Image via screenshot
Image via screenshot

A measure to advance legislation that would protect abortion access in Michigan and across the country was defeated in the US Senate.

On Wednesday, both Michigan Sens. Debbie Stabenow and Gary Peters voted to advance the Women’s Health Protection Act, a bill that would enshrine the right to abortion care into federal law and guarantee abortion access free from medically unnecessary restrictions, limitations, and bans that delay, and at times, completely obstruct, access to abortion.

“I strongly support the women of this country,” Stabenow said Wednesday. “I believe in them. I believe in us. I trust them. I trust us. And this is about their choice, not a bunch of politicians deciding what’s best for them.”

Despite widespread public support for legal abortion, the bill was defeated, as only 49 Senators—all Democrats—voted to open debate on the bill, far shy of the 60 votes needed in the Senate. 

The legislation passed the US House last September.

Democrats held the vote one week after digital news site Politico published a leaked draft opinion showing that the increasingly radical Supreme Court is poised to overturn its own ruling in Roe v. Wade, which guaranteed Americans the right to make their own family planning decisions, including having an abortion, without government interference.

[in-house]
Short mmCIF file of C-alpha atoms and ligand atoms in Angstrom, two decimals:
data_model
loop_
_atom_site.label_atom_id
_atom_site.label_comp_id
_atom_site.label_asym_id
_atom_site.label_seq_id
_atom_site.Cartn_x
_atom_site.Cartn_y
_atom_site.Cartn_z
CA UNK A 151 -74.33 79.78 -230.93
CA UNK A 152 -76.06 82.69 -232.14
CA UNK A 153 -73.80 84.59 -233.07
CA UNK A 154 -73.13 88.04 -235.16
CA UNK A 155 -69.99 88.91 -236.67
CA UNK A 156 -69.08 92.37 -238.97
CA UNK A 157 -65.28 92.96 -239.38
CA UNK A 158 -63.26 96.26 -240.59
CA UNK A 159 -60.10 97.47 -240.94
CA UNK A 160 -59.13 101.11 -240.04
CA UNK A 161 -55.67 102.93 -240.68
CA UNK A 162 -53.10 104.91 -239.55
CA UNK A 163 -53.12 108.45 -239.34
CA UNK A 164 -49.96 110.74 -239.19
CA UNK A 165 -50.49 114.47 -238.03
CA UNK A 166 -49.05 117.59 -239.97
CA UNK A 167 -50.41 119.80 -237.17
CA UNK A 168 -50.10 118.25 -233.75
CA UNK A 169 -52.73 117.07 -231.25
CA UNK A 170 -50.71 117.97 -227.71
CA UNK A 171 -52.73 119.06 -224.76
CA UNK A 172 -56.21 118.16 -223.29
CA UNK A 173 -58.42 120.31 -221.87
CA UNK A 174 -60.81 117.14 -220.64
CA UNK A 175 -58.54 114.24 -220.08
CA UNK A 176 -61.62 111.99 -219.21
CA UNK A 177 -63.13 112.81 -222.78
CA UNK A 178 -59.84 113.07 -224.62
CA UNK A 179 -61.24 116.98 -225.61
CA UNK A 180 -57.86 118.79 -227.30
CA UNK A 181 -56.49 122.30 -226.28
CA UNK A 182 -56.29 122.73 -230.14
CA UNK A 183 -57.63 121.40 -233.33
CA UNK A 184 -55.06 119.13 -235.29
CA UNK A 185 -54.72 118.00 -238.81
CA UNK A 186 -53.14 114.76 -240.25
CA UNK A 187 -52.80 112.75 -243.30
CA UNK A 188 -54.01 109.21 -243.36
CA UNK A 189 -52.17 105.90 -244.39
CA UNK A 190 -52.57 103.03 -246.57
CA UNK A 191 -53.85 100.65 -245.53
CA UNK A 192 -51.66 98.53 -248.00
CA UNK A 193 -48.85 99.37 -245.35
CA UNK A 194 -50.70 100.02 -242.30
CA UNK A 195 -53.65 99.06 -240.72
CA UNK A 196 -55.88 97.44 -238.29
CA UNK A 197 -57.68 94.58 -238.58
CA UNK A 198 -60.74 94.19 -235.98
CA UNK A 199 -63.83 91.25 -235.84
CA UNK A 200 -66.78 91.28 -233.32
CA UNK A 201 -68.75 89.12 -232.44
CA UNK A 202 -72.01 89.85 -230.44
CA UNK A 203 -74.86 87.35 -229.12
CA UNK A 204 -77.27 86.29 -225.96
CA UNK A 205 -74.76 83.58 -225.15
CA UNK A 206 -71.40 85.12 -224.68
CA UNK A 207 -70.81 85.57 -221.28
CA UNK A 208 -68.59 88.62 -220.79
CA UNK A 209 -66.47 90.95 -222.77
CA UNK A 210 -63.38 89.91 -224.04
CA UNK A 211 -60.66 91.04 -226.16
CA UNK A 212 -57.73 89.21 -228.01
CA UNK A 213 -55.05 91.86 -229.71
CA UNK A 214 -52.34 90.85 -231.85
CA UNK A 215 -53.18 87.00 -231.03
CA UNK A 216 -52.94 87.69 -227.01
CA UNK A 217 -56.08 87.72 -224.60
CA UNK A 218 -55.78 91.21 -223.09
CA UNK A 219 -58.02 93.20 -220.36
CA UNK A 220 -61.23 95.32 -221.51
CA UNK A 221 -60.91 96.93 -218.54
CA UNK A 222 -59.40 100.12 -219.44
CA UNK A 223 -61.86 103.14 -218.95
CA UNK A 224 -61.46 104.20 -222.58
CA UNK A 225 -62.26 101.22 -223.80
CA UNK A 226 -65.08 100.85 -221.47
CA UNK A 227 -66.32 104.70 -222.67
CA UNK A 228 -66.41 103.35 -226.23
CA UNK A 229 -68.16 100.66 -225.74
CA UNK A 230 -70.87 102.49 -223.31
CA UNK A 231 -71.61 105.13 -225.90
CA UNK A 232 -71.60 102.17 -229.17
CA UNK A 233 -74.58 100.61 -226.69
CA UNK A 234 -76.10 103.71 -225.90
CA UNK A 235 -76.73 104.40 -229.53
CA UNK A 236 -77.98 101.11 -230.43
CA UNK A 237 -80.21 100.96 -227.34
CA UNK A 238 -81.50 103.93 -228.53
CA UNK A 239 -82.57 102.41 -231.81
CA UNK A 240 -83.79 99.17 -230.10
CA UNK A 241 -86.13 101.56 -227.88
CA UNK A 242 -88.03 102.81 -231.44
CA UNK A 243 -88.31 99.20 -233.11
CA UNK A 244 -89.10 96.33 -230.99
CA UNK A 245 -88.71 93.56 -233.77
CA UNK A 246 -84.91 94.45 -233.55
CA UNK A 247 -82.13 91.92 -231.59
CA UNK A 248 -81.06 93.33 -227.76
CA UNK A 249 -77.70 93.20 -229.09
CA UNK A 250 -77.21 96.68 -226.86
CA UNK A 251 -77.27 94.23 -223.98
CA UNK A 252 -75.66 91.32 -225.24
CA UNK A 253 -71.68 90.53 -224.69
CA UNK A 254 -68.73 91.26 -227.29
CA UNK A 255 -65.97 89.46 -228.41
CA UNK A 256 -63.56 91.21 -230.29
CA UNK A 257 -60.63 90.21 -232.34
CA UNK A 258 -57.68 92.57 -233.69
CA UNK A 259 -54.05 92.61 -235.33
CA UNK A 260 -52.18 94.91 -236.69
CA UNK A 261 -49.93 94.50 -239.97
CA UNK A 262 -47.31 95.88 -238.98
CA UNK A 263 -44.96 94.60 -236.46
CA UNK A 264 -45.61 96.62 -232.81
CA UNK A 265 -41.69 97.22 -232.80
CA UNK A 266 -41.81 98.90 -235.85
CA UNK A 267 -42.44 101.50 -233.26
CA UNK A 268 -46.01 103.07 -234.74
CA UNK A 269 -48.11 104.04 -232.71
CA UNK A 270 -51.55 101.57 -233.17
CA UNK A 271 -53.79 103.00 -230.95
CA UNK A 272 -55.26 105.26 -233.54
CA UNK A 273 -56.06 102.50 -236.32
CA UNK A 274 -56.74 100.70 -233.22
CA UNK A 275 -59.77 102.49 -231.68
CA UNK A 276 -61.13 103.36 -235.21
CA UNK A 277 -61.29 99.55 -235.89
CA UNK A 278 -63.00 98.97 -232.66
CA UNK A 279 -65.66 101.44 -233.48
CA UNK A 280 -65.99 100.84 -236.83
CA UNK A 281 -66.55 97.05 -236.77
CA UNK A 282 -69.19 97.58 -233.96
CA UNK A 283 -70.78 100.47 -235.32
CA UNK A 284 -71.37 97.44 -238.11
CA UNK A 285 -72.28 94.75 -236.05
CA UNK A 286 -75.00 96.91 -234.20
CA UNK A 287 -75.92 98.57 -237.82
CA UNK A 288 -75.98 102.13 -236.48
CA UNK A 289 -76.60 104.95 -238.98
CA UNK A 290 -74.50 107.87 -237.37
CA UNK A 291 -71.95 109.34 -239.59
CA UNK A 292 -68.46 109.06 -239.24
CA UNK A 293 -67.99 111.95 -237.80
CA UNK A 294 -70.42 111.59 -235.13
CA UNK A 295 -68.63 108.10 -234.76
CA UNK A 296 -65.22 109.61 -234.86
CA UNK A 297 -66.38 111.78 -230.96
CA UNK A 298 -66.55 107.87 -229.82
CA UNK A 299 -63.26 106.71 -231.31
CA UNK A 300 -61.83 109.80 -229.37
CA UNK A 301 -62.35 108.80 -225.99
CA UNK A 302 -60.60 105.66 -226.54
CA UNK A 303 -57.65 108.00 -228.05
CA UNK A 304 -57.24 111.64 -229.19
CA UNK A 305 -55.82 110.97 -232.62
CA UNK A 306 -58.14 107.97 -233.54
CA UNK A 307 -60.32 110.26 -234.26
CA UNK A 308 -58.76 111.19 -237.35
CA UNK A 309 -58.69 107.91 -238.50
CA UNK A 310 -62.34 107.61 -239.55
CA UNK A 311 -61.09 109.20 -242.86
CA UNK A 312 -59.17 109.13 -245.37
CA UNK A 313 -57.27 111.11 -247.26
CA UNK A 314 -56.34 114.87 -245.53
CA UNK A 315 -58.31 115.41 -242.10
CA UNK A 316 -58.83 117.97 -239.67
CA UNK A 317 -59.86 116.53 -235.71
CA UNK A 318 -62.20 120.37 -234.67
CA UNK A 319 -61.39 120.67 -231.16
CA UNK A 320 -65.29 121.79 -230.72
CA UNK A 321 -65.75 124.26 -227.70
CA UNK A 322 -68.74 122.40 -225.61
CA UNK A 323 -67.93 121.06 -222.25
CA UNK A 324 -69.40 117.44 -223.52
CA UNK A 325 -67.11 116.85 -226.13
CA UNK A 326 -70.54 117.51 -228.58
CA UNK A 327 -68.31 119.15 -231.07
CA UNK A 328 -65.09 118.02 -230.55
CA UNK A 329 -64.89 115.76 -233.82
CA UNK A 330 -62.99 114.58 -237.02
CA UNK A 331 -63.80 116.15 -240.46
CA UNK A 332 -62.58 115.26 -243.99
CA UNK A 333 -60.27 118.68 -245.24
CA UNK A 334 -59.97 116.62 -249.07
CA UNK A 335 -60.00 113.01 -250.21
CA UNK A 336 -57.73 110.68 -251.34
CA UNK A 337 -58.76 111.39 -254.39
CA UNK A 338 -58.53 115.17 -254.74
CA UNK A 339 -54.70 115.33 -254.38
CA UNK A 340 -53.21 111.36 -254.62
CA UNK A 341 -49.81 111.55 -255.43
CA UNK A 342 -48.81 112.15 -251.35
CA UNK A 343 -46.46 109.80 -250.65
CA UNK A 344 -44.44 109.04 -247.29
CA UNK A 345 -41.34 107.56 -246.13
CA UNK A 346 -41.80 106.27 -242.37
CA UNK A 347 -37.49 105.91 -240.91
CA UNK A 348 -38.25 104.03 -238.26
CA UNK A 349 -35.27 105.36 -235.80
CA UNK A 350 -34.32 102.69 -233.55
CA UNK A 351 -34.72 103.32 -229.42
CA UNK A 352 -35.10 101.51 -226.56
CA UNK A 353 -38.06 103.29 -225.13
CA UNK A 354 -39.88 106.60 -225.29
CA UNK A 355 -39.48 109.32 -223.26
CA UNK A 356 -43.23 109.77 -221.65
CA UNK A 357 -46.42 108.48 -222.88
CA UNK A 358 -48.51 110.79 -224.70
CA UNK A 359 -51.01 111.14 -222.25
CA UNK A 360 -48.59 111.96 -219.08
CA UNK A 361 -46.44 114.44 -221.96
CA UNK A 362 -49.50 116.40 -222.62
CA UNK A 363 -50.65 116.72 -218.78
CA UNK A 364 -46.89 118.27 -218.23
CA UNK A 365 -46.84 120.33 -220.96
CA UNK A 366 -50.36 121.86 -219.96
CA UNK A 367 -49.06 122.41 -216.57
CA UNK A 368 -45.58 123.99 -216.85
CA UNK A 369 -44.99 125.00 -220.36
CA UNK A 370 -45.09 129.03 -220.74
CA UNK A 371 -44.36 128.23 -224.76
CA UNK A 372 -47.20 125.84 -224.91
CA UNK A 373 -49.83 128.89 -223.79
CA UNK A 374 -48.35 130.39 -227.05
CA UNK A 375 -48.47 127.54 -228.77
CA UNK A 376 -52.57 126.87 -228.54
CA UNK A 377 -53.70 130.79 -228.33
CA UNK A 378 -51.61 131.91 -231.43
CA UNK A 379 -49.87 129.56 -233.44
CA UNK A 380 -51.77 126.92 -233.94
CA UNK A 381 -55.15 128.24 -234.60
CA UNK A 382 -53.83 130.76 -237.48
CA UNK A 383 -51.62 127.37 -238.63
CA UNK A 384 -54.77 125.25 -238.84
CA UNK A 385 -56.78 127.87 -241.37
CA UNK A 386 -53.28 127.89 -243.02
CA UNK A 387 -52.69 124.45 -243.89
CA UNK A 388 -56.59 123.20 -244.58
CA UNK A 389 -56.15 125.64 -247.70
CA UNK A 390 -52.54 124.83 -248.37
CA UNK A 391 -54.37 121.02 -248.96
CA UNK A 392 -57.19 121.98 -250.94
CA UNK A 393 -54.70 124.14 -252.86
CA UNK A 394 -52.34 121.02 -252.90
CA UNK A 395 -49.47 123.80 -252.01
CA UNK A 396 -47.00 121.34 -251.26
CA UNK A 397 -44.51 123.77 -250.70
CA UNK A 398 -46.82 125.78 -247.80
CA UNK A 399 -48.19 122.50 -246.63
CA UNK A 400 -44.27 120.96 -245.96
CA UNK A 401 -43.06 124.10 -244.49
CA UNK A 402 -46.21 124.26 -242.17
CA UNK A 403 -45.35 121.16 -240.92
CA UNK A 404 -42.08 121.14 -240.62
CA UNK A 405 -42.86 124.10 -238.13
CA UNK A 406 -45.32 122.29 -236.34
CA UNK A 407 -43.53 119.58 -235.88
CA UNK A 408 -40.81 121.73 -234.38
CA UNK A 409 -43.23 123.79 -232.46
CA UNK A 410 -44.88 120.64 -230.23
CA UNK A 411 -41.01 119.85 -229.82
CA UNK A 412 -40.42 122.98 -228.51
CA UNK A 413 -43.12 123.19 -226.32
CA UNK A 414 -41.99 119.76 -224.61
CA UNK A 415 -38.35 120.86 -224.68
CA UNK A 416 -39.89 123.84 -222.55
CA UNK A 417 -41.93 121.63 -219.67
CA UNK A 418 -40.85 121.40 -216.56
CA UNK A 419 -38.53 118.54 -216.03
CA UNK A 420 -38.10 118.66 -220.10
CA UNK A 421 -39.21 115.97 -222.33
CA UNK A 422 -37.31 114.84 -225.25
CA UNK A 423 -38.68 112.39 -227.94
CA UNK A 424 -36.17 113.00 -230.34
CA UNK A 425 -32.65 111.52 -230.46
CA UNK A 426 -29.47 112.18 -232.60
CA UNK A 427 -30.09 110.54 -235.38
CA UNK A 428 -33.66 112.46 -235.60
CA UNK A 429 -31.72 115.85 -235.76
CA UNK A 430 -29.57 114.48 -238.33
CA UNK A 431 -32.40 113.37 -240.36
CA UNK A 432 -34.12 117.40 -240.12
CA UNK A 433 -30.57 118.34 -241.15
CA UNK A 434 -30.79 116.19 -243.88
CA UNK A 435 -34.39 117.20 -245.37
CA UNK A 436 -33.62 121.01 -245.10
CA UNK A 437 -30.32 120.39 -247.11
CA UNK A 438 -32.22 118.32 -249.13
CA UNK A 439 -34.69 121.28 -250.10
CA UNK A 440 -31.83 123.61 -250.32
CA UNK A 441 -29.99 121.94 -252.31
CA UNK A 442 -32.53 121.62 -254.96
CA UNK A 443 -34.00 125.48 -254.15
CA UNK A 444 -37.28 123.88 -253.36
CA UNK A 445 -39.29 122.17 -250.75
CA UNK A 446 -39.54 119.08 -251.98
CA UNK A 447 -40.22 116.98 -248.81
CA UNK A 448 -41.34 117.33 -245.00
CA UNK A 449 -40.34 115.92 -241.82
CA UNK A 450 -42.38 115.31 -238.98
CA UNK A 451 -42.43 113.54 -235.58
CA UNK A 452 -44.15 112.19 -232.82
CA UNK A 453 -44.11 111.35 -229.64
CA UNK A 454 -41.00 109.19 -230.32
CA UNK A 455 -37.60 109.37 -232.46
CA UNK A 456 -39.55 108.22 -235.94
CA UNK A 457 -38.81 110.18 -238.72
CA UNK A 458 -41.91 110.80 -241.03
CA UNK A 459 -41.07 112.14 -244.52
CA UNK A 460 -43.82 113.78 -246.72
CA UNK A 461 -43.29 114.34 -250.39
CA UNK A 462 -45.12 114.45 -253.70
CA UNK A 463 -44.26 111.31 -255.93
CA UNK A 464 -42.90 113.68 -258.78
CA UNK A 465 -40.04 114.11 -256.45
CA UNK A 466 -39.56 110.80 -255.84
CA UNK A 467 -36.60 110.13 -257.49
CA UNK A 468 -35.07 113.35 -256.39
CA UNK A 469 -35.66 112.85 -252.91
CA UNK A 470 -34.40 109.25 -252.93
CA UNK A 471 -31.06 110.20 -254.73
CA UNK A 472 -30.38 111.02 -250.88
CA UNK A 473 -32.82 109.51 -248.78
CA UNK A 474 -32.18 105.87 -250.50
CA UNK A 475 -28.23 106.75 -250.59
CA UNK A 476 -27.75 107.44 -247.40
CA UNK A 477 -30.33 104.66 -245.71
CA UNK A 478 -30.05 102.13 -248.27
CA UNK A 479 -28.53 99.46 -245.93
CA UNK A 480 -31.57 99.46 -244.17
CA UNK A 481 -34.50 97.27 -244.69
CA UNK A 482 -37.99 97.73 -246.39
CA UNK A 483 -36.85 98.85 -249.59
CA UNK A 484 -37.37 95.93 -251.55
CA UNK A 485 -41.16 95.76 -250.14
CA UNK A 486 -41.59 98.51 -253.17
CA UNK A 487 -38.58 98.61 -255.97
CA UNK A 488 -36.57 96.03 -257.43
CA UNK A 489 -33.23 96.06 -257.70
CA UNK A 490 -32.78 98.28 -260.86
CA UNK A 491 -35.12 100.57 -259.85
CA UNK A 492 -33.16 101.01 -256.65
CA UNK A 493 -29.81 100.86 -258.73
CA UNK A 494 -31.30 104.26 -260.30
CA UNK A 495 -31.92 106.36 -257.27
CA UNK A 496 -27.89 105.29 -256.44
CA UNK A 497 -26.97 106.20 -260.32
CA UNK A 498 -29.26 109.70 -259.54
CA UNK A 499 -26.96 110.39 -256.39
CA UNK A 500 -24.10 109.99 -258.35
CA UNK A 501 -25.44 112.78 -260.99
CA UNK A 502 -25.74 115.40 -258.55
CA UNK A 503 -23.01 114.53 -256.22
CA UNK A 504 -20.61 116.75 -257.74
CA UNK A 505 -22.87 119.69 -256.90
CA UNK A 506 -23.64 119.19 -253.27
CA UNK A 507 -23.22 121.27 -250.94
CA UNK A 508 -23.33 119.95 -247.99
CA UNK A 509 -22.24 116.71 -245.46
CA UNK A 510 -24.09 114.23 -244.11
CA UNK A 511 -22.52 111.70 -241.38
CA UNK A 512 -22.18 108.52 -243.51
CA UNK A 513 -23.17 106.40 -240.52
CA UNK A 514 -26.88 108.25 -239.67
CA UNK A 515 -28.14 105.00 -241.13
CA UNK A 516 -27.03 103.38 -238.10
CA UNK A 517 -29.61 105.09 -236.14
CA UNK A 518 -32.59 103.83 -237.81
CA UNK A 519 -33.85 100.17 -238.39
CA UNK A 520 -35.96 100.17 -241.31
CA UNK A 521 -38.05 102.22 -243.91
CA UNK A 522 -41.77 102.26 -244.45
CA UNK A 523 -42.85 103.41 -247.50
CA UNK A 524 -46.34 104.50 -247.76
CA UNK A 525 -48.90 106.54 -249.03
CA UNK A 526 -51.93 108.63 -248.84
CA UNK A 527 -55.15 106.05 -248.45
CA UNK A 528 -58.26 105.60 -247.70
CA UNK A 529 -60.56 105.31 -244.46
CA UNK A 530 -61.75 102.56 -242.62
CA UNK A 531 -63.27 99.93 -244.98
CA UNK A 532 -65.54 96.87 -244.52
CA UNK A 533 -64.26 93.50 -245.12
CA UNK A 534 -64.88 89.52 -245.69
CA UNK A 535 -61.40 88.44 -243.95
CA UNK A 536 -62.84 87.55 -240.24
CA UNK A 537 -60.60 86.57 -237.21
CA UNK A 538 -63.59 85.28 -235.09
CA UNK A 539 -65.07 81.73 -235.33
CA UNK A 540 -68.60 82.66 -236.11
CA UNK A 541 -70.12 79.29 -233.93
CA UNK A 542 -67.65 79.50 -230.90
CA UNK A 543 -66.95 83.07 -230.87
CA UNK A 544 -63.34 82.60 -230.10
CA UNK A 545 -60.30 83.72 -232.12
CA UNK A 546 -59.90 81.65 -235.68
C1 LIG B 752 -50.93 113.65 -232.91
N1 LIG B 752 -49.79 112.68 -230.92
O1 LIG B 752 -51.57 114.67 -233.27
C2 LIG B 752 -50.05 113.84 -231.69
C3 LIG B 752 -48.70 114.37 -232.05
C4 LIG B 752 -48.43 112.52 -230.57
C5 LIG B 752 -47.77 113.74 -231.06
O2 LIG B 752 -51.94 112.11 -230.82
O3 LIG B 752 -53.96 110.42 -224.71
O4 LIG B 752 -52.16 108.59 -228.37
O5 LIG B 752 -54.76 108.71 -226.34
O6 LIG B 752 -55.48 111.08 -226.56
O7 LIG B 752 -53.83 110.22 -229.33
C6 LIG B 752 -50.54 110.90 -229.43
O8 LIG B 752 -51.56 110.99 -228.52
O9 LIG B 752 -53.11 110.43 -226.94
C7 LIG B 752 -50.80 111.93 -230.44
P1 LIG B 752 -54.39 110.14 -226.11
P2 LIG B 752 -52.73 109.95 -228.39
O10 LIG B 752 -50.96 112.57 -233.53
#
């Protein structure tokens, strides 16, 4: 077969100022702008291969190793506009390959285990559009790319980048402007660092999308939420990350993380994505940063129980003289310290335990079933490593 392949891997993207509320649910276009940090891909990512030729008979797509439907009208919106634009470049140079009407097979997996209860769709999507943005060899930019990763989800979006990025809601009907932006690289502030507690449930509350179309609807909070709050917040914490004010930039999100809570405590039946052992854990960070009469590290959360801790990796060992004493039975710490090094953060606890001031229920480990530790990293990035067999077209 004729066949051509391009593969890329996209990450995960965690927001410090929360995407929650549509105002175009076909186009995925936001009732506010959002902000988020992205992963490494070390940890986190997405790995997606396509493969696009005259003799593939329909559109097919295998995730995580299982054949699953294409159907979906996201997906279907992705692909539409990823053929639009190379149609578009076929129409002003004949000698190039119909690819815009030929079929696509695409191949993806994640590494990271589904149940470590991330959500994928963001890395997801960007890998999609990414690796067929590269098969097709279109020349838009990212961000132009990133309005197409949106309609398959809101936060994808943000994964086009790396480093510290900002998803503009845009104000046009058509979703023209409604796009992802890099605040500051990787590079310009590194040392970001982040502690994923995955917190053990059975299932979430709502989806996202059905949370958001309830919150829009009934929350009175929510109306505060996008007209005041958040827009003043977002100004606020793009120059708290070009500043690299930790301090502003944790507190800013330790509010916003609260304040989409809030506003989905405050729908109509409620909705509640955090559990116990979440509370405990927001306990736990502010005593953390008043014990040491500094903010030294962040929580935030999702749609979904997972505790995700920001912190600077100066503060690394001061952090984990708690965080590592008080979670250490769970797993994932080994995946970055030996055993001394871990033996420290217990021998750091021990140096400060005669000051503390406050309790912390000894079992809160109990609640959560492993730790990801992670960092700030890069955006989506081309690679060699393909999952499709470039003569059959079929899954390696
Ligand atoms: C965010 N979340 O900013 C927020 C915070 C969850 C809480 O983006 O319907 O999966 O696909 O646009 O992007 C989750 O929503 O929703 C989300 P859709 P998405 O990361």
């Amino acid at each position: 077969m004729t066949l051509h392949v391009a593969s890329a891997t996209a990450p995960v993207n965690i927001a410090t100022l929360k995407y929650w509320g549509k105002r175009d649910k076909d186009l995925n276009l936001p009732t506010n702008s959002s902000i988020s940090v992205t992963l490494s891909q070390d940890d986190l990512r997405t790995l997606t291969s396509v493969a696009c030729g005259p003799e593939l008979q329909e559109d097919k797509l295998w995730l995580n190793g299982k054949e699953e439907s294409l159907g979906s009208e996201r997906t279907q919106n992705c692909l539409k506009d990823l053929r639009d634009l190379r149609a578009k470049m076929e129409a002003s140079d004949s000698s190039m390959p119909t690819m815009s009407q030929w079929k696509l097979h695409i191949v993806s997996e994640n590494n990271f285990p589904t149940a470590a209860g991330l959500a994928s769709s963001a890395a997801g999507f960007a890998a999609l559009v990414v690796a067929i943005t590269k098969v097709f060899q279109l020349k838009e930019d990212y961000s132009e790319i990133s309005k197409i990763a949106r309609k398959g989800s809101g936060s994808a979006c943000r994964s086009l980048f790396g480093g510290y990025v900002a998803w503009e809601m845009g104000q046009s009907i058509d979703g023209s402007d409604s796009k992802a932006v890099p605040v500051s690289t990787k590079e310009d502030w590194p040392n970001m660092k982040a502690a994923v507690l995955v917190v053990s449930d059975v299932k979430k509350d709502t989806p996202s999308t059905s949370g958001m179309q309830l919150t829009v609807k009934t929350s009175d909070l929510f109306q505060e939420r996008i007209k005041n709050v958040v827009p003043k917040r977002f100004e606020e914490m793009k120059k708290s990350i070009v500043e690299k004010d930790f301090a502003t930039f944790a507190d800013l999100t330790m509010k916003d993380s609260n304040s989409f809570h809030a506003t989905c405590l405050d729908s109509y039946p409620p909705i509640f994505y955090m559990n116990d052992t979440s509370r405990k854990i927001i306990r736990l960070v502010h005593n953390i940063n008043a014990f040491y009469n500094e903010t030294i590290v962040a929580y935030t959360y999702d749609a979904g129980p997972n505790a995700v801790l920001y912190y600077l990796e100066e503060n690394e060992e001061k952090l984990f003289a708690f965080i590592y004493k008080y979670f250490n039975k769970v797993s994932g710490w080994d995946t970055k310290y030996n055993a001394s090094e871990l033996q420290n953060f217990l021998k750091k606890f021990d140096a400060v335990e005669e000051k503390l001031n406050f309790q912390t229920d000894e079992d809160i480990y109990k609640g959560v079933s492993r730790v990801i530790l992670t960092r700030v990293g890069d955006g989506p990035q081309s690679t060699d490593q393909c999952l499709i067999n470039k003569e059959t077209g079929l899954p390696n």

If the Women’s Health Protection Act were to become law, it would render such a decision moot and override any state laws banning or restricting abortion access, guaranteeing access to care nationwide. 

Since the vote failed, however, abortion could soon become illegal in roughly half of all states, if the Court follows through with striking down Roe. This includes Michigan, where a 1931 law banning abortion will likely go back into effect. Under that law, it would be a felony for medical providers to perform abortions, unless it’s to save the life of a pregnant woman.

READ MORE: A Michigan Nurse Gives an Inside Look at What Losing ‘Roe’ Could Mean for Patients